Feminist and LGBT activist held for 3 months for sticking up posters of ‘Bridge Man’


Guo Yi was detained in Beijing as she tried to put a poster of Peng Lifa in a Beijing toilet, a rights group says

Feminist and LGBT activist held for 3 months for sticking up posters of ‘Bridge Man’

The Twitter account @weiquanwang posted about the arrest of Guo Yi.

Authorities in China have been holding feminist and LGBTQ+ activist Guo Yi for more than three months after she stuck up posters repeating the protest slogans hung from a Beijing traffic overpass in October by Peng Lifa, known as the “Bridge Man” protester, a rights group has reported.

Peng, who hung two protest banners – one of which called for the removal of Chinese leader Xi Jinping – on a Beijing flyover on the eve of the ruling Chinese Communist Party’s 20th National Congress has been widely hailed as a hero on social media and by overseas activists. 

“Guo Yi was arrested on or around Oct. 20, 2022, when she took a poster of Bridge Man Peng Lifa she had made to a toilet to post it,”  the Weiquanwang rights website reported. “Bridge Man posters were later also found at her home, and we believe that she has been [formally] arrested now.”

Guo, a graduate of Tsinghua University’s School of Economics and Management, hails from the northwestern region of Xinjiang, where she won a top liberal arts scholarship to study in Beijing. She has been involved in activism to promote women’s rights and other social issues. Guo, also known as Edith, had also penned a screenplay titled “The Way of the Vagina,” the group said.

Her apparent detention comes amid an ongoing crackdown on the “white paper” protests of late November 2022, which were sparked by a fatal lockdown fire in Xinjiang’s regional capital Urumqi, with dozens of young activists, mostly women, detained across China in recent weeks.

‘Citizens, not slaves’

The Bridge Man protest sparked a slew of protests and rallies on university campuses outside China, although participants said they risked bringing trouble down on the heads of their families back home if the police found out they had taken part.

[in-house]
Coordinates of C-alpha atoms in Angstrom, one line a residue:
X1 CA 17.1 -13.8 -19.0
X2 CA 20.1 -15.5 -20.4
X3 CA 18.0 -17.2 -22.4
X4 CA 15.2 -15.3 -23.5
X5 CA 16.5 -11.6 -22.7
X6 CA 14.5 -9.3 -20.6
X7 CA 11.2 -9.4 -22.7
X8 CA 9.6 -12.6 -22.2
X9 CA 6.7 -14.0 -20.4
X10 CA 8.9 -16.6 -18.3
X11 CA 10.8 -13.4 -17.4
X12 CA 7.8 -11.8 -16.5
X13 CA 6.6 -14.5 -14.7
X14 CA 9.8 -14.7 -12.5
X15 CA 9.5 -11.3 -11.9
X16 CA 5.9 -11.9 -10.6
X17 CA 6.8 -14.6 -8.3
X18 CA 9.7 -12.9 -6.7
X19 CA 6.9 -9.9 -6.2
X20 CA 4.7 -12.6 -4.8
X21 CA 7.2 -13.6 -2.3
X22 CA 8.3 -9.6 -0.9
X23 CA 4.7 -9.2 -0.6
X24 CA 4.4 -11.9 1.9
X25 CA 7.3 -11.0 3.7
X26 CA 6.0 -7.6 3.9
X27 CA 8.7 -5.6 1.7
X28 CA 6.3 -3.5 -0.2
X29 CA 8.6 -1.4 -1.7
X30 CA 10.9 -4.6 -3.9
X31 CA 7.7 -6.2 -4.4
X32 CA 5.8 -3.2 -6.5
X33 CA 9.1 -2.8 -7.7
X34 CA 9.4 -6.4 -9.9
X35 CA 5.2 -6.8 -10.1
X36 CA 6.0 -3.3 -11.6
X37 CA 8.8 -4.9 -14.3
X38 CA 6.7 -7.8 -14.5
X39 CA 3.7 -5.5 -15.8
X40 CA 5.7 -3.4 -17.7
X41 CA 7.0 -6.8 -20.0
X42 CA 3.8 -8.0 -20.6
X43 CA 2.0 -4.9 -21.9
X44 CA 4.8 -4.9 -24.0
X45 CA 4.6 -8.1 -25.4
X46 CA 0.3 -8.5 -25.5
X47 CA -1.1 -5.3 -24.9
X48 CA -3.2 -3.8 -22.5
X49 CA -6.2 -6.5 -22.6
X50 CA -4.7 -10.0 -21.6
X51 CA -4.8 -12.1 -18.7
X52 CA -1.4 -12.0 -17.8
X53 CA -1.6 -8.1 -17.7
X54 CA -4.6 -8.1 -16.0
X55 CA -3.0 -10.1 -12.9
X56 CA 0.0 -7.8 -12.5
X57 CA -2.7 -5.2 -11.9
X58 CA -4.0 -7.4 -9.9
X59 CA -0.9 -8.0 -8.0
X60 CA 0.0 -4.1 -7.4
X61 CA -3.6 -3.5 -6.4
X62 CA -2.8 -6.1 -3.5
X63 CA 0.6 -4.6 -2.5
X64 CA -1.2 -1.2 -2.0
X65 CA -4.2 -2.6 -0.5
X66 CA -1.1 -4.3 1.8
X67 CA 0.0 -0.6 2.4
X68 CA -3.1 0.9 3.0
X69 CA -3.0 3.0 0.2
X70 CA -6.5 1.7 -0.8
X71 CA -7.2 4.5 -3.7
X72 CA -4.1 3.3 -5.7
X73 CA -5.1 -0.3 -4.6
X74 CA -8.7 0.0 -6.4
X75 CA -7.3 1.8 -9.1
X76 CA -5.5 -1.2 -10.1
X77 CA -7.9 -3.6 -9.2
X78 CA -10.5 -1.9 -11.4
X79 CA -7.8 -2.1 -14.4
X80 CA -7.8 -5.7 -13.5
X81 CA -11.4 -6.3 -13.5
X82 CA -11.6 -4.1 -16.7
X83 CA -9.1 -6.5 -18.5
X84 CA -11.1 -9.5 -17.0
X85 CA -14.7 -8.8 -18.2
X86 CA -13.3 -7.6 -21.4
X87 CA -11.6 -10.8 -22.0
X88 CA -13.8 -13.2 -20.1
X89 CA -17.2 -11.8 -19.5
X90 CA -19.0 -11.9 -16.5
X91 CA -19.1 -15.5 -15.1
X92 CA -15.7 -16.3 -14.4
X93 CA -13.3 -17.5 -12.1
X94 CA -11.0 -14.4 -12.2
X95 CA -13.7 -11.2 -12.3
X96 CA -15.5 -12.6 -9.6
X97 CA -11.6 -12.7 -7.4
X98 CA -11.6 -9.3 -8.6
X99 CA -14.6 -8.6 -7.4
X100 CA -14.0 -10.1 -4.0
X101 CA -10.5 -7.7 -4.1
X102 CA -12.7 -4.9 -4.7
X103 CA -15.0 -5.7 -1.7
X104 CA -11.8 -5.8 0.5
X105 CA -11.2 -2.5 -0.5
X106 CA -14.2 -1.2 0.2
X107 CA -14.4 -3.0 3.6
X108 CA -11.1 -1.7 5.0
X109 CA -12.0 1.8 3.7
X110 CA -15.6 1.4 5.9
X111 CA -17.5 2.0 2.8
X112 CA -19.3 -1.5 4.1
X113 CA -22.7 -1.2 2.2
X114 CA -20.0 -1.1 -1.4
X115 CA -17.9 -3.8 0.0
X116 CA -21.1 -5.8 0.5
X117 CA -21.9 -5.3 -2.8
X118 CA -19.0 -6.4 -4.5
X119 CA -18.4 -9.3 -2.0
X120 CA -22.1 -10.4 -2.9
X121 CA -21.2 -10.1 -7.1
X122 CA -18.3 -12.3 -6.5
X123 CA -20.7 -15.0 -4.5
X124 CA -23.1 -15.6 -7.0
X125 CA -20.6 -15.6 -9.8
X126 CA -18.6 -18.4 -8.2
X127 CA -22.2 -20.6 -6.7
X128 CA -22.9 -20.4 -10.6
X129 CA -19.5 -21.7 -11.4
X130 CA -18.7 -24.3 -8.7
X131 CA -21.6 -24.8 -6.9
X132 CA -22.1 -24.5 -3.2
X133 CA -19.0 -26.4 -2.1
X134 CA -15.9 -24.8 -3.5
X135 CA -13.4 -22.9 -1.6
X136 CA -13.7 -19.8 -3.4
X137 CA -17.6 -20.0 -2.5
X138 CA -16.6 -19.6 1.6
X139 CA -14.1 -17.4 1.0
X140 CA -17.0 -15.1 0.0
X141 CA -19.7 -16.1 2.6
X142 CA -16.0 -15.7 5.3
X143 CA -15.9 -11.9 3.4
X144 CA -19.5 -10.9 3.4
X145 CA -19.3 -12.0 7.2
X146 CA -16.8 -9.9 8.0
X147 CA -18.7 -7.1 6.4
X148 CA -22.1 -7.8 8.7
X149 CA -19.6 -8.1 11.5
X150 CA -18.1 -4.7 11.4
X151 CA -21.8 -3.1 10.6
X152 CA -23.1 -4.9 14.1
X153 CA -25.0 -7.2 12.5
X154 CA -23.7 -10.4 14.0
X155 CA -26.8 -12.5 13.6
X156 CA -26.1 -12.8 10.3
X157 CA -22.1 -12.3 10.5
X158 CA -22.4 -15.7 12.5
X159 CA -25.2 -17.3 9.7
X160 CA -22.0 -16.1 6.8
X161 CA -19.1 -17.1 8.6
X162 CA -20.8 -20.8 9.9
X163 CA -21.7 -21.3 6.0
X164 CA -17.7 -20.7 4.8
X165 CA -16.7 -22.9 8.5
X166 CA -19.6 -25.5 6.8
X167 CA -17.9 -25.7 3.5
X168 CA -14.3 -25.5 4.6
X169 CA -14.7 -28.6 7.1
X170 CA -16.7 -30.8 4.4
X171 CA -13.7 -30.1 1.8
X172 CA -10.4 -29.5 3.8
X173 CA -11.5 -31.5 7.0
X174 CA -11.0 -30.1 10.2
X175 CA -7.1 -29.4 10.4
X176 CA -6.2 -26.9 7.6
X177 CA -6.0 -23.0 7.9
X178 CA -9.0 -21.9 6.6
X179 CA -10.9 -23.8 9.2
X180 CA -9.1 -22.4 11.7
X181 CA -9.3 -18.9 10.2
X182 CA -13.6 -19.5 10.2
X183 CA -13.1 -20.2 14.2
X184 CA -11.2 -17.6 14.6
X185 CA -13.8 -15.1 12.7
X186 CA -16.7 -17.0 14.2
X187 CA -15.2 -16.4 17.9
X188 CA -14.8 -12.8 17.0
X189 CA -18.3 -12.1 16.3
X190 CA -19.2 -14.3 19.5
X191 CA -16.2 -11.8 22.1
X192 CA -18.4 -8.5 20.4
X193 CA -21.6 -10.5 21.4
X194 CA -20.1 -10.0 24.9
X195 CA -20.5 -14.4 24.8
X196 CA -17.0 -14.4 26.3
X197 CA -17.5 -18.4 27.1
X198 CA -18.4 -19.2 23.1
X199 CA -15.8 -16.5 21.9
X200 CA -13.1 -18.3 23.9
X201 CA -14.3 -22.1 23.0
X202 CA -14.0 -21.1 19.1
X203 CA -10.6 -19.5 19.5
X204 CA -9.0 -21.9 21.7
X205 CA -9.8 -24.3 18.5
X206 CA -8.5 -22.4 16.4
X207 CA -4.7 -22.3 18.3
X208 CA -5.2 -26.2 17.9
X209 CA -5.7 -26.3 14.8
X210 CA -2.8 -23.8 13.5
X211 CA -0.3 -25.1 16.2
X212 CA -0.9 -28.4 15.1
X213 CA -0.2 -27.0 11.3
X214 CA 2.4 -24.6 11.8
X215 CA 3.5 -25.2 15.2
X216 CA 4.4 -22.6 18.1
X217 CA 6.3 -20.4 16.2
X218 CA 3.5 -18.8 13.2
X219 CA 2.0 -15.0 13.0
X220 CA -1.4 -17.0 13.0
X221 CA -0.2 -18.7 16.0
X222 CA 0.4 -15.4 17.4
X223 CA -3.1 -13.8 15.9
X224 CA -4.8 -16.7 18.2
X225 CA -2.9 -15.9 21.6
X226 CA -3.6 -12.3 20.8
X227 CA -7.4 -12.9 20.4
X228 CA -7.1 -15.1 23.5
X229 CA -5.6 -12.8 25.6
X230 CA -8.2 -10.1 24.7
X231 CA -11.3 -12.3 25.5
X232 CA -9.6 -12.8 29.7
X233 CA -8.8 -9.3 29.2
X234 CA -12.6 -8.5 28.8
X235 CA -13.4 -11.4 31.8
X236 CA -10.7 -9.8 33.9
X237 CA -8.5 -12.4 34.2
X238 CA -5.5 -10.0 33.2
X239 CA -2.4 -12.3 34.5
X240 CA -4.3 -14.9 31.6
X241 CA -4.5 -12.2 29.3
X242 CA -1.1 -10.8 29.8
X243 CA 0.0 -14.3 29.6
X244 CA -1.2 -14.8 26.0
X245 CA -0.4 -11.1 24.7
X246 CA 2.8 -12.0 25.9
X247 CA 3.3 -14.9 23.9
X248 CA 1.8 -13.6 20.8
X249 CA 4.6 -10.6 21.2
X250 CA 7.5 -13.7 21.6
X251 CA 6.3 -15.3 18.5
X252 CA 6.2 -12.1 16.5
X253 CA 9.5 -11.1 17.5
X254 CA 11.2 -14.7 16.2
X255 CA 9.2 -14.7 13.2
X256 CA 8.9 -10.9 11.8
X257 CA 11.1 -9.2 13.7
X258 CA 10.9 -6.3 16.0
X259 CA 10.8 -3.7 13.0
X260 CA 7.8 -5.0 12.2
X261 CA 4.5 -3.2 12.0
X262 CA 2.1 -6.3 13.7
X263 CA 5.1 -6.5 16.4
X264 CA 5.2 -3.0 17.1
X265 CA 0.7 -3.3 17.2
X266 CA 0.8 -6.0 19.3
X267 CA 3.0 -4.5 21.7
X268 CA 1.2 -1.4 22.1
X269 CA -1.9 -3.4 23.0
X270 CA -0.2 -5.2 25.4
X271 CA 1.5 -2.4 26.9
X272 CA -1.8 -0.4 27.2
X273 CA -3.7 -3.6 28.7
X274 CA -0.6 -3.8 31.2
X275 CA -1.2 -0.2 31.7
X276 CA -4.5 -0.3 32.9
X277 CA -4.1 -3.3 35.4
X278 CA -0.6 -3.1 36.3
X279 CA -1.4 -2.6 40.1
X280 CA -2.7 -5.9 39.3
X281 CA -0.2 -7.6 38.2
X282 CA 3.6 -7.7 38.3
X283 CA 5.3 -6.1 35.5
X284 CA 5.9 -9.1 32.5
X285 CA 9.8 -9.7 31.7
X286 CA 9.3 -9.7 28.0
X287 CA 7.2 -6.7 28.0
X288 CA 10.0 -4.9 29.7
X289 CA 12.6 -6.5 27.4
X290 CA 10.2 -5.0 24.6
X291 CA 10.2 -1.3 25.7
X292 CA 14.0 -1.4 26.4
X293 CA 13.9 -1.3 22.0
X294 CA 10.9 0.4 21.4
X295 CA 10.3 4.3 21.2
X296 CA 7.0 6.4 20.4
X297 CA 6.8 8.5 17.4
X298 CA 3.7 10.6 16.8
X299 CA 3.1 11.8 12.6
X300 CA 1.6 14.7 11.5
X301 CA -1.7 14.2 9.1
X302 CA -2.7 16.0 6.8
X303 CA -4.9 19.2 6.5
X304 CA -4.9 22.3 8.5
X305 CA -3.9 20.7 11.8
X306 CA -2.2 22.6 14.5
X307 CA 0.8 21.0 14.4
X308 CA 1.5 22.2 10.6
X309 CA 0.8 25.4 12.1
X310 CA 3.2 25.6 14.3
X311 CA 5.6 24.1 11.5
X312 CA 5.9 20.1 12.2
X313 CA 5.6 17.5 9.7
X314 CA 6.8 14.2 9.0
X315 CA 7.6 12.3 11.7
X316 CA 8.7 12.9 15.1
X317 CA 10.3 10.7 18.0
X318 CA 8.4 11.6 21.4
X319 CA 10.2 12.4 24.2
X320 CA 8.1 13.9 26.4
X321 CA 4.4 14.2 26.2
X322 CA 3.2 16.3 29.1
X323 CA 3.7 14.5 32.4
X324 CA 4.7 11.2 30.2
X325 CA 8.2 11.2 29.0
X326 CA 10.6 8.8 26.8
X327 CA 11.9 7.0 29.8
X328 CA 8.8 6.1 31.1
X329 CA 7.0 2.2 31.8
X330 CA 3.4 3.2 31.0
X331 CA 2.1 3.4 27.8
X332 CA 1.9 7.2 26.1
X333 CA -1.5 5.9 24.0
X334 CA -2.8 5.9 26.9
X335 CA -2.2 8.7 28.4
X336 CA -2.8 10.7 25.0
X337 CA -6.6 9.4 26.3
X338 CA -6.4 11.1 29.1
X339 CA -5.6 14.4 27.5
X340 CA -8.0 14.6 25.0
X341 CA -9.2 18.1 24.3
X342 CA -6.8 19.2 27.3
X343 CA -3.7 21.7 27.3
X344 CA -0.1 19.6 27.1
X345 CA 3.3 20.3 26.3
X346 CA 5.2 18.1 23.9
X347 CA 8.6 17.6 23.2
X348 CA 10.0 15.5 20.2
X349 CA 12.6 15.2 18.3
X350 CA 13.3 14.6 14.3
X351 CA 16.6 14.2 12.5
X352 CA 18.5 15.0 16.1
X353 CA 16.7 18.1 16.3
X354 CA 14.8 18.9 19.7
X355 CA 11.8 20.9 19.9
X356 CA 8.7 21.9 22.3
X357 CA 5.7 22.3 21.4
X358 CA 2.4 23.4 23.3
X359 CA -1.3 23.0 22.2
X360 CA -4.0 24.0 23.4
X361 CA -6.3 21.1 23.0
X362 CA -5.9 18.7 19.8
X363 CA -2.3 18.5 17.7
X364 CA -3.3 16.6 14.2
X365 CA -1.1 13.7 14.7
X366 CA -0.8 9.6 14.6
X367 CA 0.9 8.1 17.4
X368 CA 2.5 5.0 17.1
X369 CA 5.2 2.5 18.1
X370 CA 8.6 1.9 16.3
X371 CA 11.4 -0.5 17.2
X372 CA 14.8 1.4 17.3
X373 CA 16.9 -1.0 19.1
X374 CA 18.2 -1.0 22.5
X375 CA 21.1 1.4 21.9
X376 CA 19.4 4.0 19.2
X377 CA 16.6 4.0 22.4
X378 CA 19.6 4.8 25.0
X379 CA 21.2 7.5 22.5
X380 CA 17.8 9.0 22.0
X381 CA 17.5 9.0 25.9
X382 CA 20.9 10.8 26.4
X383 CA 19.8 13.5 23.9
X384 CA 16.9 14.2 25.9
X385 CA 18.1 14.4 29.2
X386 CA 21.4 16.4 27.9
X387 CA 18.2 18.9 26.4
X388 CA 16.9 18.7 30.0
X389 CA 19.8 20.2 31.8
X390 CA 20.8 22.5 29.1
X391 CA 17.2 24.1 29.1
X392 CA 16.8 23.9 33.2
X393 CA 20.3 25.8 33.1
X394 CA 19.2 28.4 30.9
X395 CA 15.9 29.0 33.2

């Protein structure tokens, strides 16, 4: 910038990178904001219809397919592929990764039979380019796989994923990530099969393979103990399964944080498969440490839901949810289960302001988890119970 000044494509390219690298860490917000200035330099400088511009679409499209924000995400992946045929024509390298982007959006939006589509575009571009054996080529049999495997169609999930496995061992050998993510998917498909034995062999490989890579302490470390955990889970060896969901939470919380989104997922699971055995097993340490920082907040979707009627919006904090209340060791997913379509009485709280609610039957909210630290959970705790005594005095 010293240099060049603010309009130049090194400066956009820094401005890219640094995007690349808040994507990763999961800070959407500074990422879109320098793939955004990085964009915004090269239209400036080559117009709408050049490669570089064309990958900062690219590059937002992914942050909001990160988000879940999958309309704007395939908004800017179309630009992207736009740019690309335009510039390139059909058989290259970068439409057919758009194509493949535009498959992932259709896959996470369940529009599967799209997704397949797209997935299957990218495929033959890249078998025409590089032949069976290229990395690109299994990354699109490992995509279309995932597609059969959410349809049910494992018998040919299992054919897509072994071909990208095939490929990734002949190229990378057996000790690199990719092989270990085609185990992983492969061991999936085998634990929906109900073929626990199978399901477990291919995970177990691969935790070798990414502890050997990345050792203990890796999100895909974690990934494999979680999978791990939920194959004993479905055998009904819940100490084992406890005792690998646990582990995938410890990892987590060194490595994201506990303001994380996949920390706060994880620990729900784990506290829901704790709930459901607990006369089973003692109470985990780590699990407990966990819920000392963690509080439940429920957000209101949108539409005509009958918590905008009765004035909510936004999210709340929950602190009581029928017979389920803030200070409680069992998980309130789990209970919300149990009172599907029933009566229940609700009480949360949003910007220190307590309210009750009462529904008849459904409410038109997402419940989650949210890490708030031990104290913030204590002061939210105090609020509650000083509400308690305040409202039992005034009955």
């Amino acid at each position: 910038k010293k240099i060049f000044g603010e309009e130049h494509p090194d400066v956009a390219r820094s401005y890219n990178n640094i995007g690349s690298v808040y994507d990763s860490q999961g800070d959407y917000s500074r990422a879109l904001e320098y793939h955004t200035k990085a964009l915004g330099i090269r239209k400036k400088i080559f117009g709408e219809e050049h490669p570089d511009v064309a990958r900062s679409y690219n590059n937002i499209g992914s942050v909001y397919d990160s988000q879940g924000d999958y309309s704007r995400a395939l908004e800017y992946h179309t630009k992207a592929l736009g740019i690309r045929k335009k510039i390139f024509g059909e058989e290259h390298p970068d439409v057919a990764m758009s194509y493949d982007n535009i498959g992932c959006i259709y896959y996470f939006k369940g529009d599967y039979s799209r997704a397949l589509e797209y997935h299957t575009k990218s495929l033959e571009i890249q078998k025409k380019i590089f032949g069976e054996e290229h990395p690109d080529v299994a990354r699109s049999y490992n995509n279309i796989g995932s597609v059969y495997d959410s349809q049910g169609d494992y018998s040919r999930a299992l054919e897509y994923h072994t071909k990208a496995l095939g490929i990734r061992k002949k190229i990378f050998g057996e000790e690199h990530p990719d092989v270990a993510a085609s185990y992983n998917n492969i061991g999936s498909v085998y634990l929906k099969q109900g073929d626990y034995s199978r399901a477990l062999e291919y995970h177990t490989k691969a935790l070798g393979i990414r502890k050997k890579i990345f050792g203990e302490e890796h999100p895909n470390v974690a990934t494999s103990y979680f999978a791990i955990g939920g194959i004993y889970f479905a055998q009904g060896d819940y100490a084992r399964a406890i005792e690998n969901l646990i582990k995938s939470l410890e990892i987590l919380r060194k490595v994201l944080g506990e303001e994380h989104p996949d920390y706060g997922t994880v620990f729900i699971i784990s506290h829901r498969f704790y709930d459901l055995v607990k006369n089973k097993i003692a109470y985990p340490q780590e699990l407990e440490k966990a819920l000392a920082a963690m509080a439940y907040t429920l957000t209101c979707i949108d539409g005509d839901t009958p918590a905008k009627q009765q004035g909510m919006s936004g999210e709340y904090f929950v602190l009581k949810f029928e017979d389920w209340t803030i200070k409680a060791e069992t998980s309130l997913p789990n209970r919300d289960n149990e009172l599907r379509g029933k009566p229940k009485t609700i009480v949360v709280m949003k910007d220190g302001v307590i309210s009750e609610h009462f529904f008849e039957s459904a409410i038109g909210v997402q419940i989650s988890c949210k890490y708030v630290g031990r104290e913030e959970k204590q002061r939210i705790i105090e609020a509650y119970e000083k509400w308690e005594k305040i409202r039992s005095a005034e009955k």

One of his banners read: “Remove the traitor-dictator Xi Jinping!” while another called for: “Food, not COVID-19 tests. Freedom, not lockdowns. Reforms, not the Cultural Revolution. Elections not leaders,” adding: “Dignity, not lies. Citizens, not slaves.”

In December 2022, Weiquanwang said police had arrested Nanchang-based artist Xiao Liang after he painted a portrait of Peng Lifa and posted it on Twitter.

Veteran rights activist Zhou Fengsuo, who heads the New York-based group Human Rights in China, said Guo hadn’t committed any crime.

“Guo Yi’s actions should have been protected by her civil rights, because she did no more than express her mind,” Zhou told Radio Free Asia. “She has committed no crime, and this was an entirely personal action.”

“The regime has already held her for 100 days, every day of which is a crime against her,” he said. “She should be released immediately.”

He called on Tsinghua alumni to speak out on Guo’s behalf, in the hope of gaining an earlier release.

New generation

He said Guo’s voice represented a new generation who dared to speak out against the Chinese Communist Party, and as such were the main hope for change in China.

Guo was last seen at a screening she held at her home of a film shortly after the Oct. 1 National Day holiday, according to a Jan. 31 article on the Women4China Stack Exchange page signed by Wen Xin.

“Everyone sensed that something was going to happen, but nobody knew what Edith was going to do,” said the article, describing Guo as “skinny with short red hair … appearing agile enough to carry the weight of the whole world.”

“After graduating, she went on to organize cultural activities for migrant women workers,” the article said, adding that she had once hoped to live in the southern city of Shenzhen.

It said Guo had also been writing and staging her feminist screenplay, and had gone out of her way to enlist a trans woman as one of the actors. It said her connection to the LGBTQ+ community likely made her more vulnerable to mistreatment by the authorities.

“When the police went to her apartment to search for the Bridge Man posters, they must have seen the rainbow flag in the room,” the article said. 

“This would have made the police even more certain that she was a ‘reactionary’ – given the close attention they’ve been paying to women’s rights and LGBT issues during the arrests and interrogations that followed the white paper protests.”

The article said Guo’s family and lawyers have remained silent, and that an application for bail for her had been unsuccessful.

“Edith did nothing wrong; she was a ray of red as the revolution spread. Keep fighting the good fight,” the article said, quoting her Instagram signature.

Translated by Luisetta Mudie. Edited by Malcolm Foster.

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